Shallots are one of the easiest and most simple vegetable to grow!

Step-by-step instructions for growing shallots


Shallot plants fare best in light sandy soil, and do poorly in heavy damp soil. For clay soil, plant in raised beds in order to facilitate surface water drainage.


In well-kept vegetable gardens, shallots grow well in soil containing the remains of fertilizers used for previous crops. Avoid spreading manure just before planting. If organic fertilizers have been applied to soil, wait 5 to 6 months before planting shallots.

Photography of hoe bitween shallots
© Rustica
Photography of shallot planting
© Rustica


Choose a spot that has not been cultivated with plants belonging to the Allium family (garlic, onion, leek) in the last 3 to 5 years. Plant bulbs so the tip is just showing, and firm the soil around them. Depending on size, plant 12-20 cm apart in rows 25-40 cm apart.

Caring for plants

shallots are very ecological. Hoeing the soil around the bulbs on a regular basis without damaging them is enough to keep plants healthy. During prolonged periods of dry weather, watering the soil during the formation of bulbs is enough to keep the plants growing well. Using certified plants is a good way of preventing the spread of diseases (viruses, rot, nematodes), plus certified shallots rarely require chemical treatments against diseases.

Photography of gardener who hoe shallots
© Rustica

The harvest of shallots

Photography of shallot harvest with hand
© Rustica

Shallots can be harvested for use as green onions, or after the tops have died down as dry bulbs which are used in the same way as garlic or onions.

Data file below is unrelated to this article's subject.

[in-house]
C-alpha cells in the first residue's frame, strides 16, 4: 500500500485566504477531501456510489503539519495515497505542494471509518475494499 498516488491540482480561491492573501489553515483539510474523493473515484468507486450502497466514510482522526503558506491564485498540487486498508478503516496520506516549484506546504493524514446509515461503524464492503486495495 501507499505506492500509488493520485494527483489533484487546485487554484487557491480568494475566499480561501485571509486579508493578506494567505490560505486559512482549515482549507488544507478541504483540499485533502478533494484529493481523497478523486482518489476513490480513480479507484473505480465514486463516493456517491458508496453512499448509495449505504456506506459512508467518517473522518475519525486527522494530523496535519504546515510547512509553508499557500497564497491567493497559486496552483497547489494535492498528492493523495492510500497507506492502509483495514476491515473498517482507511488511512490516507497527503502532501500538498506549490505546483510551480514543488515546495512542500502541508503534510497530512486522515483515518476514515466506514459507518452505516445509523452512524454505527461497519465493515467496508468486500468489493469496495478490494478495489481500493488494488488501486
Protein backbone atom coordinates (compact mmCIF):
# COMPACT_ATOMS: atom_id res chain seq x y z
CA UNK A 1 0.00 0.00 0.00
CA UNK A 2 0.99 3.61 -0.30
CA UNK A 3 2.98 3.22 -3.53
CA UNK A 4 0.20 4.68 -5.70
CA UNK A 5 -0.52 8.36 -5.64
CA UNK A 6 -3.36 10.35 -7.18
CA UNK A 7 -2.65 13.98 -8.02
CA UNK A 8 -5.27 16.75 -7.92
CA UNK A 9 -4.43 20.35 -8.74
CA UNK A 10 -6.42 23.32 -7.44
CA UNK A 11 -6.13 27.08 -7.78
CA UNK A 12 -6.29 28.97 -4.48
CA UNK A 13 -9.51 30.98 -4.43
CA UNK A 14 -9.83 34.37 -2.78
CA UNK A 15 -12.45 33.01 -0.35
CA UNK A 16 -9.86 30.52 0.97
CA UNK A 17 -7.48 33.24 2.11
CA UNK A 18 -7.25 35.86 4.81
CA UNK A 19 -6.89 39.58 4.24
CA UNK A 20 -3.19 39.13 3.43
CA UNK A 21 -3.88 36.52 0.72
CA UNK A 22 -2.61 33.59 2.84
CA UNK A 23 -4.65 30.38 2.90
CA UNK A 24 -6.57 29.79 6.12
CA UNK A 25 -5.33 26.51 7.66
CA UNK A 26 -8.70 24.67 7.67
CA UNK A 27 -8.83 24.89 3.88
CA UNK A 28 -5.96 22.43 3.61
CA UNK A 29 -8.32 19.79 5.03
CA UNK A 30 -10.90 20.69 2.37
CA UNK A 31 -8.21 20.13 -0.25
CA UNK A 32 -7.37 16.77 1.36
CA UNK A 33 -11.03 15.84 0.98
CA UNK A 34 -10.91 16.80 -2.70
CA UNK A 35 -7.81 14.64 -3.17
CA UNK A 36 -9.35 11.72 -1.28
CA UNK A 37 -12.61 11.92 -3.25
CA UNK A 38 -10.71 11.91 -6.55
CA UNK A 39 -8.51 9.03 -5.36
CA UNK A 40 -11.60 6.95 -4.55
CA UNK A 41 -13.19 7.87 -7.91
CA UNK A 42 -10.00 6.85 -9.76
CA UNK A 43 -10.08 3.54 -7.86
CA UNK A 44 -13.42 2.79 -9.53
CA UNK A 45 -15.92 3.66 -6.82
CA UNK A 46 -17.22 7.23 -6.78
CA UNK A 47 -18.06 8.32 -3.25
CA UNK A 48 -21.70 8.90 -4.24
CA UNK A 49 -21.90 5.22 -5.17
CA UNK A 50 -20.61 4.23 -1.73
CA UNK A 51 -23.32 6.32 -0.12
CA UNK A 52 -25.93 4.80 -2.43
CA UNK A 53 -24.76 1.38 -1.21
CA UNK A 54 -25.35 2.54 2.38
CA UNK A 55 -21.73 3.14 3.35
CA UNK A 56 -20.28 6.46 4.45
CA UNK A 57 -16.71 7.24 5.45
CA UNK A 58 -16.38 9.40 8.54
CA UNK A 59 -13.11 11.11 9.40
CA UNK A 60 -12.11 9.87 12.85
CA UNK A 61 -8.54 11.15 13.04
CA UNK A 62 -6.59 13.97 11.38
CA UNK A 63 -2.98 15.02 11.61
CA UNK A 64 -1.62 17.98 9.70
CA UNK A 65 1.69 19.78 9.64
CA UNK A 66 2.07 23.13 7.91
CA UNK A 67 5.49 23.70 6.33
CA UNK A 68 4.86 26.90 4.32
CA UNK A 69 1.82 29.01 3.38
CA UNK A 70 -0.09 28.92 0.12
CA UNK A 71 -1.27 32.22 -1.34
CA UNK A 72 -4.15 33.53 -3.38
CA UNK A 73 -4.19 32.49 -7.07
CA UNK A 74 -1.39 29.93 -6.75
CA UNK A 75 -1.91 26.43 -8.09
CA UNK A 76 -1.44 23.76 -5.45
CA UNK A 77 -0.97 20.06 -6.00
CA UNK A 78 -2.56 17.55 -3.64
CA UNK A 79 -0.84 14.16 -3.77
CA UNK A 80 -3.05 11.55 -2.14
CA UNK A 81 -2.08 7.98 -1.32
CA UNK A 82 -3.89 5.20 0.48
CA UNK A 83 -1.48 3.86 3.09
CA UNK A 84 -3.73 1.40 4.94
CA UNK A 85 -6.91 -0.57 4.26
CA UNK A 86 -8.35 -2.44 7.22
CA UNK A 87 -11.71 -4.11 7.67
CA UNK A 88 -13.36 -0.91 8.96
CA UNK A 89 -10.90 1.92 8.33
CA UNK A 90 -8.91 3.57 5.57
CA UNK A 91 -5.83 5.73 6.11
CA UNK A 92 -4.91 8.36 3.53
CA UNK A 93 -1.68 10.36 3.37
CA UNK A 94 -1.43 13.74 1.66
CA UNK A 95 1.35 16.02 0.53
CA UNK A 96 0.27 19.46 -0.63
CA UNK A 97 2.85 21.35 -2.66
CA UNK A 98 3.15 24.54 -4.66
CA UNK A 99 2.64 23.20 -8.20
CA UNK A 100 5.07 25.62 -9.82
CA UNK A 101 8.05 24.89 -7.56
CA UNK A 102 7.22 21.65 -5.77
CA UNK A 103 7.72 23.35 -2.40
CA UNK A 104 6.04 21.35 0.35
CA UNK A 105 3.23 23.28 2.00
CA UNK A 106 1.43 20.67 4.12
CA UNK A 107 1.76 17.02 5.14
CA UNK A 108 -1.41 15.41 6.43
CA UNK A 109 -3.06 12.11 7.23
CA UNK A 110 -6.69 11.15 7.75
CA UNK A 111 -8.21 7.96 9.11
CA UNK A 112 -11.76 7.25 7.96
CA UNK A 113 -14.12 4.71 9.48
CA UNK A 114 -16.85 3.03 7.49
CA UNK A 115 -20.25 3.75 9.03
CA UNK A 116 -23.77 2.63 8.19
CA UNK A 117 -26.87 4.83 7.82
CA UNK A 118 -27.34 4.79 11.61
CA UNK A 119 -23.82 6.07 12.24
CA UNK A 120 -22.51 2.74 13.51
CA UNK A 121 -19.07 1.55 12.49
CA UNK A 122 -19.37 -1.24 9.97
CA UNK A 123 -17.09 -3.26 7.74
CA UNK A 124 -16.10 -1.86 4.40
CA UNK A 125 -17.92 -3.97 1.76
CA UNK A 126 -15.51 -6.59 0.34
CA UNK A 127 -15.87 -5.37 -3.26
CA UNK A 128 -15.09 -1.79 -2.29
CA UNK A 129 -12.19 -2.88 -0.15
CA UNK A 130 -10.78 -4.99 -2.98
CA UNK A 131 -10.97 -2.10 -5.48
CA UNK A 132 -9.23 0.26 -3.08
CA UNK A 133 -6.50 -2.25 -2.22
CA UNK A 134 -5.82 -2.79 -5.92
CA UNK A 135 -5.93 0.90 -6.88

For use as green onions

Harvest plants as needed as soon as the bulb is formed. Certified shallots are entirely edible (leaves + bulb) when harvested for use as green onions.

Shallots harvested as dry bulbs

Harvest plants when tops have died down (half or two-thirds) and leave bulbs to dry in the sun for 2 to 3 days.

Shallot planting and harvesting calendar

Calendrier de plantation d'échalotes

Storing shallots

Store shallots in bunches, crates or braids (like garlic) in a dry ventilated room. Grey shallots can be stored up until December and pink shallots up until April-May.

Shallots keep well in a cool room.

Shallot braids are a warm homely decoration for kitchens and dining rooms. Certified shallot plants with their larger and smoother bulbs are both a feast for the eye and the palate!

Shop-bought shallots have sometimes been refrigerated: in which case they will rapidly start germinating, leaving only a flat empty bulb. This is not the case for home-grown certified shallots, which keep very well.

Photography of braided shallot
© Rustica